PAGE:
But to resurrect the role and agency of the classic flaneur, you have to take on a different position and way of seeing.
And what was that?
I could not become a dandy—detached, arrogant, inheritor of a small fortune, an idler walking a tortoise on a Paris street of the nineteenth century. Even if I had the means, I could get arrested for an act of animal cruelty!
Those were different times!
So what can be done?
The clues lie in The Flowers of Evil, perhaps.
Will this title be acceptable today? With changing definitions of evil? With life becoming more liberal and open?
Baudelaire was a dandy and a cultivated flaneur—the painter of modern life; a gentleman stroller of the city streets. Part of, yet apart from, the crowds.
But then, not every dandy is a flaneur and every flaneur, a dandy?
Again, dandy is a historical invention, a social-engineering, manufacturing of a social type for a particular age.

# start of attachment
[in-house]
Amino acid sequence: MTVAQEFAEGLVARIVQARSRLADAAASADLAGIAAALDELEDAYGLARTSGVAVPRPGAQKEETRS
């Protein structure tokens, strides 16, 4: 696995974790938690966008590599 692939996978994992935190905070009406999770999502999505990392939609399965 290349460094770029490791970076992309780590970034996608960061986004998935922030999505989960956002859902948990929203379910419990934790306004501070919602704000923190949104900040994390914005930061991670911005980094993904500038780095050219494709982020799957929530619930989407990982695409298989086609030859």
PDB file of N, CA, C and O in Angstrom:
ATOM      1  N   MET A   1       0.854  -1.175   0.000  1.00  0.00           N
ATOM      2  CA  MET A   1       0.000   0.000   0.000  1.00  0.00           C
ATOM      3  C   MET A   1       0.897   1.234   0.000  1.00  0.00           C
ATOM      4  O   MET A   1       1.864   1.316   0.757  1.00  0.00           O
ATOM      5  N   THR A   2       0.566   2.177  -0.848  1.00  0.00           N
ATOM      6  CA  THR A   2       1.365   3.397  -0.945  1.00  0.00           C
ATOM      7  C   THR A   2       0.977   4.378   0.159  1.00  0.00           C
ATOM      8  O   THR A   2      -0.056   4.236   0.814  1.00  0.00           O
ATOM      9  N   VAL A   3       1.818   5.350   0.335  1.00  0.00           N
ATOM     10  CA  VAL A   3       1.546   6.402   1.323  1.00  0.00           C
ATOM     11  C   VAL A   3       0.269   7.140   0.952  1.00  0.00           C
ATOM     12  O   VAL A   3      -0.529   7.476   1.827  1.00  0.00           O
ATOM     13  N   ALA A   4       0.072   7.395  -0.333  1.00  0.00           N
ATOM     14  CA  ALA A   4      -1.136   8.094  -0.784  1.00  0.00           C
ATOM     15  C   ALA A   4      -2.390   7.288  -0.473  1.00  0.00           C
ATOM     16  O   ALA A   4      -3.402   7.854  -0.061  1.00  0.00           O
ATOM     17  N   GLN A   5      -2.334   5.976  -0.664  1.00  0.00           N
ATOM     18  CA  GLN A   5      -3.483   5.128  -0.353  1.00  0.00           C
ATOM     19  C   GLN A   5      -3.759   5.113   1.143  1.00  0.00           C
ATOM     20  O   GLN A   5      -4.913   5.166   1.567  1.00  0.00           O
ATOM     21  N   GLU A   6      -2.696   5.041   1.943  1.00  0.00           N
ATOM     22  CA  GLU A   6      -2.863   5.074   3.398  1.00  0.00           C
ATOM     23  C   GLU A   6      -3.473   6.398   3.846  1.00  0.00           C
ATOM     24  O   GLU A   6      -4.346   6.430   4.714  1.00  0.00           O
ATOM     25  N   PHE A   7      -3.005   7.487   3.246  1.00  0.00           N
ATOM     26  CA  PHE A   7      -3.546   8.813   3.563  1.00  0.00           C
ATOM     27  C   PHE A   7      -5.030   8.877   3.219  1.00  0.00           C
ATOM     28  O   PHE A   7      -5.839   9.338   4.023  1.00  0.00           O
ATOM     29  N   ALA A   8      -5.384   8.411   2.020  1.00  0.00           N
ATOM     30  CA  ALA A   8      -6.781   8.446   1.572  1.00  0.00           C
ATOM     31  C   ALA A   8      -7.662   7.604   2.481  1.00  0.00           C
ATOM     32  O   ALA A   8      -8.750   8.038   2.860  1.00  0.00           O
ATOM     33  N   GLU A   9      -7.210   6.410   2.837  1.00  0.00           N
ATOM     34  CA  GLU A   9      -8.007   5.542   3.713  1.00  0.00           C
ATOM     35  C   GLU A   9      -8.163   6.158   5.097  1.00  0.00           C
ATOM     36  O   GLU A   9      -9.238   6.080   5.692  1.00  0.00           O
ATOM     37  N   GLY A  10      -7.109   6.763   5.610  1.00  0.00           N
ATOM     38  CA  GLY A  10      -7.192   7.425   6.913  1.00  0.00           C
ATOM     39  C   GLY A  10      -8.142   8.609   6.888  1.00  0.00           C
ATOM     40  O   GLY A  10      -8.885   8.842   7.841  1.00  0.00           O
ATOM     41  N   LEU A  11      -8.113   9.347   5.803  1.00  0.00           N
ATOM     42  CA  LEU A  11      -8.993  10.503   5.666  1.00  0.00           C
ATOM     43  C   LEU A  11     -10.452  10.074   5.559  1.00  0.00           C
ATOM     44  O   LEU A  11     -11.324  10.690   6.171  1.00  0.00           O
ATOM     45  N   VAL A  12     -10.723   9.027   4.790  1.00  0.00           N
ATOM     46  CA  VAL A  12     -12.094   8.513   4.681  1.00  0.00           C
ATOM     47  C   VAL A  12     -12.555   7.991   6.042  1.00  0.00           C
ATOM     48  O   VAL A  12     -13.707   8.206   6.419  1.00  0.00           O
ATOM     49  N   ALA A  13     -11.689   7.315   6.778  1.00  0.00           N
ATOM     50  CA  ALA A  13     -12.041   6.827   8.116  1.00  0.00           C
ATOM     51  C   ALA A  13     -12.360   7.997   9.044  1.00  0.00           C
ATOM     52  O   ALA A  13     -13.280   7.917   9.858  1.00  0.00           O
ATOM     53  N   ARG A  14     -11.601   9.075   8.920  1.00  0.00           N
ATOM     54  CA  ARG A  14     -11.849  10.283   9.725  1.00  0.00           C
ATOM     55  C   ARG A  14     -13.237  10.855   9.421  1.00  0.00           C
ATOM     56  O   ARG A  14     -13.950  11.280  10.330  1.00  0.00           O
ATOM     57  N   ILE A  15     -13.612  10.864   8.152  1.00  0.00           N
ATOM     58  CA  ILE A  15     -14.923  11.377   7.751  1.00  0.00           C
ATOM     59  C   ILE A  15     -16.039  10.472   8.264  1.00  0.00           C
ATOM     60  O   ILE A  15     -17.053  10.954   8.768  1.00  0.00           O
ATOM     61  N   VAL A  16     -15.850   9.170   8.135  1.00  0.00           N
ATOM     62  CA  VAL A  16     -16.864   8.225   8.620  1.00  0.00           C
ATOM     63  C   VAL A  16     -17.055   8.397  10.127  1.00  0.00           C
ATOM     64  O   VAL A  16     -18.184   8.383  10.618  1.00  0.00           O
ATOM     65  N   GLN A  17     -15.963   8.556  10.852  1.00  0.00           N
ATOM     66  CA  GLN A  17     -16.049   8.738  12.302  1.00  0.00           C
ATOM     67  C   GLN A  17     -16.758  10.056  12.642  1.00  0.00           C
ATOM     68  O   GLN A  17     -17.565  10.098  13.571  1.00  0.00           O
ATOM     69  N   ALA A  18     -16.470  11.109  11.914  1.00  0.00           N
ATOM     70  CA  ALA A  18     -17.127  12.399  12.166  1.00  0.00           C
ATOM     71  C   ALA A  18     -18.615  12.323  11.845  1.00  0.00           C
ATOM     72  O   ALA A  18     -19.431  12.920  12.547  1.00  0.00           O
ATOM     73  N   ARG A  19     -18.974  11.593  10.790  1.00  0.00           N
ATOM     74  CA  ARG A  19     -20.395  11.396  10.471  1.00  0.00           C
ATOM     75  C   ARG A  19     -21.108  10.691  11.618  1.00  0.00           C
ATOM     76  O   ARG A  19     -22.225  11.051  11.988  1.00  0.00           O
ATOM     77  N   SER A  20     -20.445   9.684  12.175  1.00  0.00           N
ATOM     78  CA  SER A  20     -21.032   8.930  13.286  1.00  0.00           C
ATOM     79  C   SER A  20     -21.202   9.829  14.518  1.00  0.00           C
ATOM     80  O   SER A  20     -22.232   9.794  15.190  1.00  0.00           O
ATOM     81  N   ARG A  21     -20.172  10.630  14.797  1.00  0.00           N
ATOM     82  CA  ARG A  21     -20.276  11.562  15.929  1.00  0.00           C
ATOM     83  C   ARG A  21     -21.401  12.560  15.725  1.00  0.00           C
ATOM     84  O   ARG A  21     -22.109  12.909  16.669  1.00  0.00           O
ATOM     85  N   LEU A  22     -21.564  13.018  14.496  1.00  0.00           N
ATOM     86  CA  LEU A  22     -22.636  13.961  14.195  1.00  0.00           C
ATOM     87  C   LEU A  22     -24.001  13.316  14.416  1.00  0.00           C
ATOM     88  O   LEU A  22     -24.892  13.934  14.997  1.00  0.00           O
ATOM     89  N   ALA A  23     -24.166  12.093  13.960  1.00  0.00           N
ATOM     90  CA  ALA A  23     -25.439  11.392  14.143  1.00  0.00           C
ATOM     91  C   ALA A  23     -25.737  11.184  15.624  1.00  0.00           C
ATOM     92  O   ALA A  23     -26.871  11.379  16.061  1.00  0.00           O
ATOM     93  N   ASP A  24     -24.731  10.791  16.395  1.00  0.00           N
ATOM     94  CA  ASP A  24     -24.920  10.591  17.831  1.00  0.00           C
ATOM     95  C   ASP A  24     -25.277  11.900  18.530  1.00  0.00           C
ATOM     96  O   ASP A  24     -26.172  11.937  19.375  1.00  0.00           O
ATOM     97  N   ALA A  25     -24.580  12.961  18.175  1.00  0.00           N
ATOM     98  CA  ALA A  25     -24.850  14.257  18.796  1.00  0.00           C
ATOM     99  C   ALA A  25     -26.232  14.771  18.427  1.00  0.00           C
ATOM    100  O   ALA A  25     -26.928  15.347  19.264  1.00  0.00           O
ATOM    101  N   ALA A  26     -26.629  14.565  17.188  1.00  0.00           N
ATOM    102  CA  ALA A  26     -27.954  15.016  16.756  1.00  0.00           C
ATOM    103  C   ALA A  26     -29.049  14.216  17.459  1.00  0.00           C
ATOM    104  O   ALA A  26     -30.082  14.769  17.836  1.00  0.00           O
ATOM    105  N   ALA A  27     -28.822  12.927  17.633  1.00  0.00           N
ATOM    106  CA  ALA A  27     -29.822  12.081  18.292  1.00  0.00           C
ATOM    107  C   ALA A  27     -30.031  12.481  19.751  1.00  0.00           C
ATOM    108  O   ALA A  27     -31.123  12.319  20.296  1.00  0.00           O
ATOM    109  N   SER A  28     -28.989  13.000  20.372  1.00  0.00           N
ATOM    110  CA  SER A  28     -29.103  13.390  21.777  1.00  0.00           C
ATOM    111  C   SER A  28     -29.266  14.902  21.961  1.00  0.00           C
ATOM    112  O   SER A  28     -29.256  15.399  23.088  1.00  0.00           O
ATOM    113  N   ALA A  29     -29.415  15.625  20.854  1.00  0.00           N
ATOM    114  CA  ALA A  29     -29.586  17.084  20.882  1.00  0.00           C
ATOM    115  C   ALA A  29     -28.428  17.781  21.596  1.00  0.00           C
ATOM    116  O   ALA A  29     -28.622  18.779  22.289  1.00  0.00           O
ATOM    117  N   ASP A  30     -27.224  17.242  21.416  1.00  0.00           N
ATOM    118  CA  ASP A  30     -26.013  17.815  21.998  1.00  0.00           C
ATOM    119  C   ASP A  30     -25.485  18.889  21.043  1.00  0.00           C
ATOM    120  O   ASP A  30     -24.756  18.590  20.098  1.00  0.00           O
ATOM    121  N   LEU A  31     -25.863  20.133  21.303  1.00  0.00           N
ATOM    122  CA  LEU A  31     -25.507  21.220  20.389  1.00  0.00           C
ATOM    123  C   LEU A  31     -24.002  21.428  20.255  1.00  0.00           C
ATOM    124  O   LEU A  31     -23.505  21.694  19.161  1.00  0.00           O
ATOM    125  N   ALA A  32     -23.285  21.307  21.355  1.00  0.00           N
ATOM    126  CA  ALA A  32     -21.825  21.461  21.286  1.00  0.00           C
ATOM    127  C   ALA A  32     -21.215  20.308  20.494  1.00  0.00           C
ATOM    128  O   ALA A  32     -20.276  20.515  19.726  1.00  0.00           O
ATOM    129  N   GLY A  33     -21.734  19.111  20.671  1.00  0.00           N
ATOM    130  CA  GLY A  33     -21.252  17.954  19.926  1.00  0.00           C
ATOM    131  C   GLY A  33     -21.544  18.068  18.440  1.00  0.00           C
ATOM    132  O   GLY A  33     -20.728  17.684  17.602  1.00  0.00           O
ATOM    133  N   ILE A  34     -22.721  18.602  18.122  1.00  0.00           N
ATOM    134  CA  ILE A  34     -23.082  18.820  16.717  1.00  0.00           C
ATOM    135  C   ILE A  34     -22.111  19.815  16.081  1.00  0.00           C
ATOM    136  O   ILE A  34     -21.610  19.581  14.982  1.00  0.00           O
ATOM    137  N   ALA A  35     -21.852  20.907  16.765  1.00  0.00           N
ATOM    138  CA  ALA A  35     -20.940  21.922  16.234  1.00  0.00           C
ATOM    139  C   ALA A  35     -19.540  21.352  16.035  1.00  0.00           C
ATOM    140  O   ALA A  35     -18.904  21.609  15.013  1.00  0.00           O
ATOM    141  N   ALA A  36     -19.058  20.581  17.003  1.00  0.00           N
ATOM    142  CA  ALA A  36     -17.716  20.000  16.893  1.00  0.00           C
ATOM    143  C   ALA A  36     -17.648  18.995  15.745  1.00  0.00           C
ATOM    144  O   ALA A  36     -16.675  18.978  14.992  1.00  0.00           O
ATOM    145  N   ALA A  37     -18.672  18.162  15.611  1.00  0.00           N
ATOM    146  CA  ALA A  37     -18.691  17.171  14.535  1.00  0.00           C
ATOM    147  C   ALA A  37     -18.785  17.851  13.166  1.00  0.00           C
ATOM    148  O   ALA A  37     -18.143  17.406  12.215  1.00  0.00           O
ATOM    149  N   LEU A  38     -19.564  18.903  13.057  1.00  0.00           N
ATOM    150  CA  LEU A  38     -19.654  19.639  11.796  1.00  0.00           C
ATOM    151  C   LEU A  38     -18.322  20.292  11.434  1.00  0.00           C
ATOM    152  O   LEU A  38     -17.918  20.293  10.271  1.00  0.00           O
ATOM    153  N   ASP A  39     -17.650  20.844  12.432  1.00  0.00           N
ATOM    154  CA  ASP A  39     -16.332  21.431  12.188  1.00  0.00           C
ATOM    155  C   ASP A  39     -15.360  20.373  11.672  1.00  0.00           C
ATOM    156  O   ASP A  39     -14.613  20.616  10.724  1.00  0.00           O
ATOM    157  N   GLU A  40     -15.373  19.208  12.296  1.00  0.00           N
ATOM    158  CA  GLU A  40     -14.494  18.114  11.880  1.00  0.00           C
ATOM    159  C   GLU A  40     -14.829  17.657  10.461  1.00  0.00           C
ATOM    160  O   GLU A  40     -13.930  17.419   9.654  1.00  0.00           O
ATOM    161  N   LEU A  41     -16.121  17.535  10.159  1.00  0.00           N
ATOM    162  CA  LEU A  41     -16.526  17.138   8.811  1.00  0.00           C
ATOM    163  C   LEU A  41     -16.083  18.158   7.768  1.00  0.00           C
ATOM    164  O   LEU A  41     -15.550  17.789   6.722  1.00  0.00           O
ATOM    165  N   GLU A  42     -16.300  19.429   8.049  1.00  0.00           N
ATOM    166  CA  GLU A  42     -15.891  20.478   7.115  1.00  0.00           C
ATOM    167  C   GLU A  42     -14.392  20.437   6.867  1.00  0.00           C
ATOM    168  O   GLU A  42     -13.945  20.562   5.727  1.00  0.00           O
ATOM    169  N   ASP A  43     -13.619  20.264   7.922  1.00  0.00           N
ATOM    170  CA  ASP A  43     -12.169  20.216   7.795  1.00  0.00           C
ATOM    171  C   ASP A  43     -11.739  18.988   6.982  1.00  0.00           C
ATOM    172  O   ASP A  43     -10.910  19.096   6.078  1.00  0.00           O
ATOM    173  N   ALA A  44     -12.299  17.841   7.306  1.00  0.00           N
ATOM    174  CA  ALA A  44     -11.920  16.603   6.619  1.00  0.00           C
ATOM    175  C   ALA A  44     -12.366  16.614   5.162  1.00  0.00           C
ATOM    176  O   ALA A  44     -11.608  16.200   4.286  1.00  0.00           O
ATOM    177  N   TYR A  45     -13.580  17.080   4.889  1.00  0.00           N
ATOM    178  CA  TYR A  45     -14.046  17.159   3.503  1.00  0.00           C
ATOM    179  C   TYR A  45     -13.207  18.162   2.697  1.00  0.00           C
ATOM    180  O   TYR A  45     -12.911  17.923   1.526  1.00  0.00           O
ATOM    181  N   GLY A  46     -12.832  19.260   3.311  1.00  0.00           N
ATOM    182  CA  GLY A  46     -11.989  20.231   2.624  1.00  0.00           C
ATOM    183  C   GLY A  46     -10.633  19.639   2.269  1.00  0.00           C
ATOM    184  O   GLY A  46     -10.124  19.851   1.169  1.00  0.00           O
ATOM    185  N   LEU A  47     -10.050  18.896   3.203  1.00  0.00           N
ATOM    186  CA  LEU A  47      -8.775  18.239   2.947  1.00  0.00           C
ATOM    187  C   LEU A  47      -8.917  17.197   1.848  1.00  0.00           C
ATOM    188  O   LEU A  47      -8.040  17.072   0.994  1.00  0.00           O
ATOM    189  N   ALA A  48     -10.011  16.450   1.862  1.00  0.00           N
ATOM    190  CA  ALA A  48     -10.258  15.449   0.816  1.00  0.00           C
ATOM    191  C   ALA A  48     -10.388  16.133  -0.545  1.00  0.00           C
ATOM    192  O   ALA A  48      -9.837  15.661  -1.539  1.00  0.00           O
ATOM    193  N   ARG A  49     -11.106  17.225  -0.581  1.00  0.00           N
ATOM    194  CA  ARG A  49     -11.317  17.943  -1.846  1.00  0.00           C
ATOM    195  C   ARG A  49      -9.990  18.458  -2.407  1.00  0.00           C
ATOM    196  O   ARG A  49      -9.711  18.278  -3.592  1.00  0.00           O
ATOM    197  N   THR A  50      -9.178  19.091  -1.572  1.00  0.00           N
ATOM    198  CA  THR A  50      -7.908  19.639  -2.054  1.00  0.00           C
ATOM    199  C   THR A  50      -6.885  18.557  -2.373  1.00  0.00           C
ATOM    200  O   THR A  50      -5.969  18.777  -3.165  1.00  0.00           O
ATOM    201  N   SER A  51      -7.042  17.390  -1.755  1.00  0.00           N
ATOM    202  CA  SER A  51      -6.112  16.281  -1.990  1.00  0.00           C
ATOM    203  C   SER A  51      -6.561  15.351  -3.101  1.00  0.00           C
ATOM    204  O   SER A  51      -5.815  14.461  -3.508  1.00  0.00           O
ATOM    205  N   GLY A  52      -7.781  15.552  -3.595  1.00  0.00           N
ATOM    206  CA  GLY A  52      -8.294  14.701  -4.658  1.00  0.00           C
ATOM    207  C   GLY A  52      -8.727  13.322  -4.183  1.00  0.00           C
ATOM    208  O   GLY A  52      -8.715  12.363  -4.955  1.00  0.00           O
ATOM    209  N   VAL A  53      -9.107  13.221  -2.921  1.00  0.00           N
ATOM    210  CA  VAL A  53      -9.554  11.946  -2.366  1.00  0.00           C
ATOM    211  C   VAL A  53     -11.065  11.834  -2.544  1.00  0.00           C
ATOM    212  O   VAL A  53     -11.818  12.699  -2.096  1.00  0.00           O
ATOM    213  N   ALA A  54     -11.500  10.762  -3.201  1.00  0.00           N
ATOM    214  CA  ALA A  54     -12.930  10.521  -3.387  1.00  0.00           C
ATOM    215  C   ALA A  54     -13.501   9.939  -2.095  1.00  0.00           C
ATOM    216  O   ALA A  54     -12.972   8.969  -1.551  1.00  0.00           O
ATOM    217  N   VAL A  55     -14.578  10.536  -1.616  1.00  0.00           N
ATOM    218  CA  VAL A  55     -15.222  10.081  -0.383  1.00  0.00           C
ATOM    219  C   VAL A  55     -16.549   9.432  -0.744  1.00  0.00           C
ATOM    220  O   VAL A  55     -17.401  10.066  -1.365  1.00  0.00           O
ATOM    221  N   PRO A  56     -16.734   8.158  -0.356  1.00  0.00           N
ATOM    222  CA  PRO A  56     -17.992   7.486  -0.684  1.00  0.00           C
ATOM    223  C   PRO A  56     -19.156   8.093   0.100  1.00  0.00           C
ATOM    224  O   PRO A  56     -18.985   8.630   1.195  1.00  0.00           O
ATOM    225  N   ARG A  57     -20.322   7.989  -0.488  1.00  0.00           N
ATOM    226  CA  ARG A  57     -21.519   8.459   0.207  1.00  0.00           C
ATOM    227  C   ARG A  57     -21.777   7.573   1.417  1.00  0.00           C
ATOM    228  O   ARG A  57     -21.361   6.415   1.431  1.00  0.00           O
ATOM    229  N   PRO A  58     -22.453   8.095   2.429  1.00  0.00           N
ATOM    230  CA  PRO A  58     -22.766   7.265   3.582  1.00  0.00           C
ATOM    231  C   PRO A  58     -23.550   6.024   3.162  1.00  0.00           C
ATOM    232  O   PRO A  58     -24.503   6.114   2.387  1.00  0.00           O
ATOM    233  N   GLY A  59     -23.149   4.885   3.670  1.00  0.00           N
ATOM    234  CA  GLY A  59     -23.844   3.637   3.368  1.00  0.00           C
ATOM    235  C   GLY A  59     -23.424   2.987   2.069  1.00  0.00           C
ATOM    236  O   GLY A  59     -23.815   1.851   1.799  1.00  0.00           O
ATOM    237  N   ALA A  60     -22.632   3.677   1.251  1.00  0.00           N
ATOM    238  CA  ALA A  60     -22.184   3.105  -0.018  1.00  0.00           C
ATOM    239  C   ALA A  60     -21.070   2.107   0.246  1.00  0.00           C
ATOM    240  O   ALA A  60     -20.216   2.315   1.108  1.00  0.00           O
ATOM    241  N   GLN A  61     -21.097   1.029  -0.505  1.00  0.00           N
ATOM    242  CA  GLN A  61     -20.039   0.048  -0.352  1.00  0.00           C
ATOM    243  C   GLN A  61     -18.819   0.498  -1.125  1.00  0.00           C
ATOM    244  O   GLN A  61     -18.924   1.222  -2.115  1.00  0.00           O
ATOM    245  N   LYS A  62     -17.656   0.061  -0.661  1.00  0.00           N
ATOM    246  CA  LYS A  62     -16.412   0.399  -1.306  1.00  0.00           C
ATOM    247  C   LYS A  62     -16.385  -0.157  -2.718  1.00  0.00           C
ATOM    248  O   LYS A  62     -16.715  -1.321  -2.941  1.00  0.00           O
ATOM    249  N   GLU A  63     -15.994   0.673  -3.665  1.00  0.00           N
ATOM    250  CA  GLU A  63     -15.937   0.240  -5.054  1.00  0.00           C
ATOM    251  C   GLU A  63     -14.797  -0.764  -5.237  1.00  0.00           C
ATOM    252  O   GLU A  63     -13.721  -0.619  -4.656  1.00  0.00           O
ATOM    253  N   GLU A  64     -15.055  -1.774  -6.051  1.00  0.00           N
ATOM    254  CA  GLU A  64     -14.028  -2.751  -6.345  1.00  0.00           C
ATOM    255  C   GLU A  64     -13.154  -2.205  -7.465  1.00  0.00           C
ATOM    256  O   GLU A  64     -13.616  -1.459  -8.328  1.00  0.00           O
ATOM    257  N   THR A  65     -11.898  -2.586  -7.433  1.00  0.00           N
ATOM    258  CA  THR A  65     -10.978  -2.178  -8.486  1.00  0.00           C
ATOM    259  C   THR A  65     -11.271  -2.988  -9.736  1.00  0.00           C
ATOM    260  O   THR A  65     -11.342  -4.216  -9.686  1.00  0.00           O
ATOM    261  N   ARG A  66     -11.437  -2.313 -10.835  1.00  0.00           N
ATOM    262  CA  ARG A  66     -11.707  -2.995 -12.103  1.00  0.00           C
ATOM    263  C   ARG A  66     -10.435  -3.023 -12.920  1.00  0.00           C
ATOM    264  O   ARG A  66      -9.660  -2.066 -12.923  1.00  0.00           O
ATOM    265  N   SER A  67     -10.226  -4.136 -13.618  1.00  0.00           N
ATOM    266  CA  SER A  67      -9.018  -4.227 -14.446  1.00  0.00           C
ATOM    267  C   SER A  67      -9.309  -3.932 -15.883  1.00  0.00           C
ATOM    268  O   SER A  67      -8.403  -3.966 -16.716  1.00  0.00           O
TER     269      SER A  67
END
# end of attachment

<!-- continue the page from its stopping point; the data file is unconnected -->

Perhaps, a metro-sexual male, now no longer fashionable.
Is he a voyeur?
Perhaps, we all are, given the nature of our society.
Or, a keen participant, an acute observer, a chronicler?
For me, the answer lies in the personality of Charles Baudelaire who in turn was influenced by Edgar Allan Poe. But that would be complicating things further.
Let us stick to our central figure Baudelaire. His genius lies in radicalizing the trope of the French flaneur. A theme that fascinated Walter Benjamin who, in the twentieth century, tried to essay the same role performed so well by Baudelaire in the industrialized Paris of the nineteenth century. The former could not capture the underlying passion of Baudelaire in this unfinished project.
In fact, by the late 1990s and start of the 21st century, author-flaneur proved an impossible figure.
Market forces, on global level, have incorporated author as a producer of kitsch or dystopia. Dissidents were slowly and subtly disenfranchised.
We are all sellers!
Baudelaire resisted this initial process in Paris. Beckett was next. Sartre and Camus too tried.
Then the flow stopped.